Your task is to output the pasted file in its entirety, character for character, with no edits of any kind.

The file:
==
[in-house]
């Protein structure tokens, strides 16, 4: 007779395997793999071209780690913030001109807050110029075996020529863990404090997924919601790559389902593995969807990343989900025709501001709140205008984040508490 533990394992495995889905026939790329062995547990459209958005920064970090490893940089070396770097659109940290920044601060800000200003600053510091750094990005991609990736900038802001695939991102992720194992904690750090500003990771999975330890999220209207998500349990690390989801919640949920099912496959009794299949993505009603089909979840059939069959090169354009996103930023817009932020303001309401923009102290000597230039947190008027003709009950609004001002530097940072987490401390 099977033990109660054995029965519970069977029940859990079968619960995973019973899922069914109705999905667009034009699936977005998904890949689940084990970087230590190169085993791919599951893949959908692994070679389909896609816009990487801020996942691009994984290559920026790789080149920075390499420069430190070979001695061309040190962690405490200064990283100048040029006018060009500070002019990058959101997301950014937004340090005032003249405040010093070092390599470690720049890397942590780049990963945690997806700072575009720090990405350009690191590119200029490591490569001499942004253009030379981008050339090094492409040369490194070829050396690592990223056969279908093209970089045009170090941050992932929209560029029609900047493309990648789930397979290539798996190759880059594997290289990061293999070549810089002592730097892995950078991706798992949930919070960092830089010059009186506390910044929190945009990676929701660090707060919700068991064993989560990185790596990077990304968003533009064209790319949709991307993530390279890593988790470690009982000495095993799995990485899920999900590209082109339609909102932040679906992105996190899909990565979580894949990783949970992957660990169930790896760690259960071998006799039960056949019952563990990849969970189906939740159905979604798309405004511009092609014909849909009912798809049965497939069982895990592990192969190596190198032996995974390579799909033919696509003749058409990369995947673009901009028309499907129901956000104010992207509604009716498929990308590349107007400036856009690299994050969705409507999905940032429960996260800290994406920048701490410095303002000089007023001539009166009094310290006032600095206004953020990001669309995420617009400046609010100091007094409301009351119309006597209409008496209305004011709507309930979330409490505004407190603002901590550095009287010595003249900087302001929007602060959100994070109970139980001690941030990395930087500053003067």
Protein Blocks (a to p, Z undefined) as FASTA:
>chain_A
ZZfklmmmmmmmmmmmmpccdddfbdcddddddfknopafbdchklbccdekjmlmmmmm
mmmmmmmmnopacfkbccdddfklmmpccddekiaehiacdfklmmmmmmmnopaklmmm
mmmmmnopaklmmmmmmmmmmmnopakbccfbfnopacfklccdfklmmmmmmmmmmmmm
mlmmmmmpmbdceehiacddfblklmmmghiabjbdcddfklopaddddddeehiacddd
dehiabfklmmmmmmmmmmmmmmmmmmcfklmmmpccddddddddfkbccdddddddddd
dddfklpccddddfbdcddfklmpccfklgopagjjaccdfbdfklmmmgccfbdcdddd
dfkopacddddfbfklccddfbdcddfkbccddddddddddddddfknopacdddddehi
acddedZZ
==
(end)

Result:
[in-house]
């Protein structure tokens, strides 16, 4: 007779395997793999071209780690913030001109807050110029075996020529863990404090997924919601790559389902593995969807990343989900025709501001709140205008984040508490 533990394992495995889905026939790329062995547990459209958005920064970090490893940089070396770097659109940290920044601060800000200003600053510091750094990005991609990736900038802001695939991102992720194992904690750090500003990771999975330890999220209207998500349990690390989801919640949920099912496959009794299949993505009603089909979840059939069959090169354009996103930023817009932020303001309401923009102290000597230039947190008027003709009950609004001002530097940072987490401390 099977033990109660054995029965519970069977029940859990079968619960995973019973899922069914109705999905667009034009699936977005998904890949689940084990970087230590190169085993791919599951893949959908692994070679389909896609816009990487801020996942691009994984290559920026790789080149920075390499420069430190070979001695061309040190962690405490200064990283100048040029006018060009500070002019990058959101997301950014937004340090005032003249405040010093070092390599470690720049890397942590780049990963945690997806700072575009720090990405350009690191590119200029490591490569001499942004253009030379981008050339090094492409040369490194070829050396690592990223056969279908093209970089045009170090941050992932929209560029029609900047493309990648789930397979290539798996190759880059594997290289990061293999070549810089002592730097892995950078991706798992949930919070960092830089010059009186506390910044929190945009990676929701660090707060919700068991064993989560990185790596990077990304968003533009064209790319949709991307993530390279890593988790470690009982000495095993799995990485899920999900590209082109339609909102932040679906992105996190899909990565979580894949990783949970992957660990169930790896760690259960071998006799039960056949019952563990990849969970189906939740159905979604798309405004511009092609014909849909009912798809049965497939069982895990592990192969190596190198032996995974390579799909033919696509003749058409990369995947673009901009028309499907129901956000104010992207509604009716498929990308590349107007400036856009690299994050969705409507999905940032429960996260800290994406920048701490410095303002000089007023001539009166009094310290006032600095206004953020990001669309995420617009400046609010100091007094409301009351119309006597209409008496209305004011709507309930979330409490505004407190603002901590550095009287010595003249900087302001929007602060959100994070109970139980001690941030990395930087500053003067």
Protein Blocks (a to p, Z undefined) as FASTA:
>chain_A
ZZfklmmmmmmmmmmmmpccdddfbdcddddddfknopafbdchklbccdekjmlmmmmm
mmmmmmmmnopacfkbccdddfklmmpccddekiaehiacdfklmmmmmmmnopaklmmm
mmmmmnopaklmmmmmmmmmmmnopakbccfbfnopacfklccdfklmmmmmmmmmmmmm
mlmmmmmpmbdceehiacddfblklmmmghiabjbdcddfklopaddddddeehiacddd
dehiabfklmmmmmmmmmmmmmmmmmmcfklmmmpccddddddddfkbccdddddddddd
dddfklpccddddfbdcddfklmpccfklgopagjjaccdfbdfklmmmgccfbdcdddd
dfkopacddddfbfklccddfbdcddfkbccddddddddddddddfknopacdddddehi
acddedZZ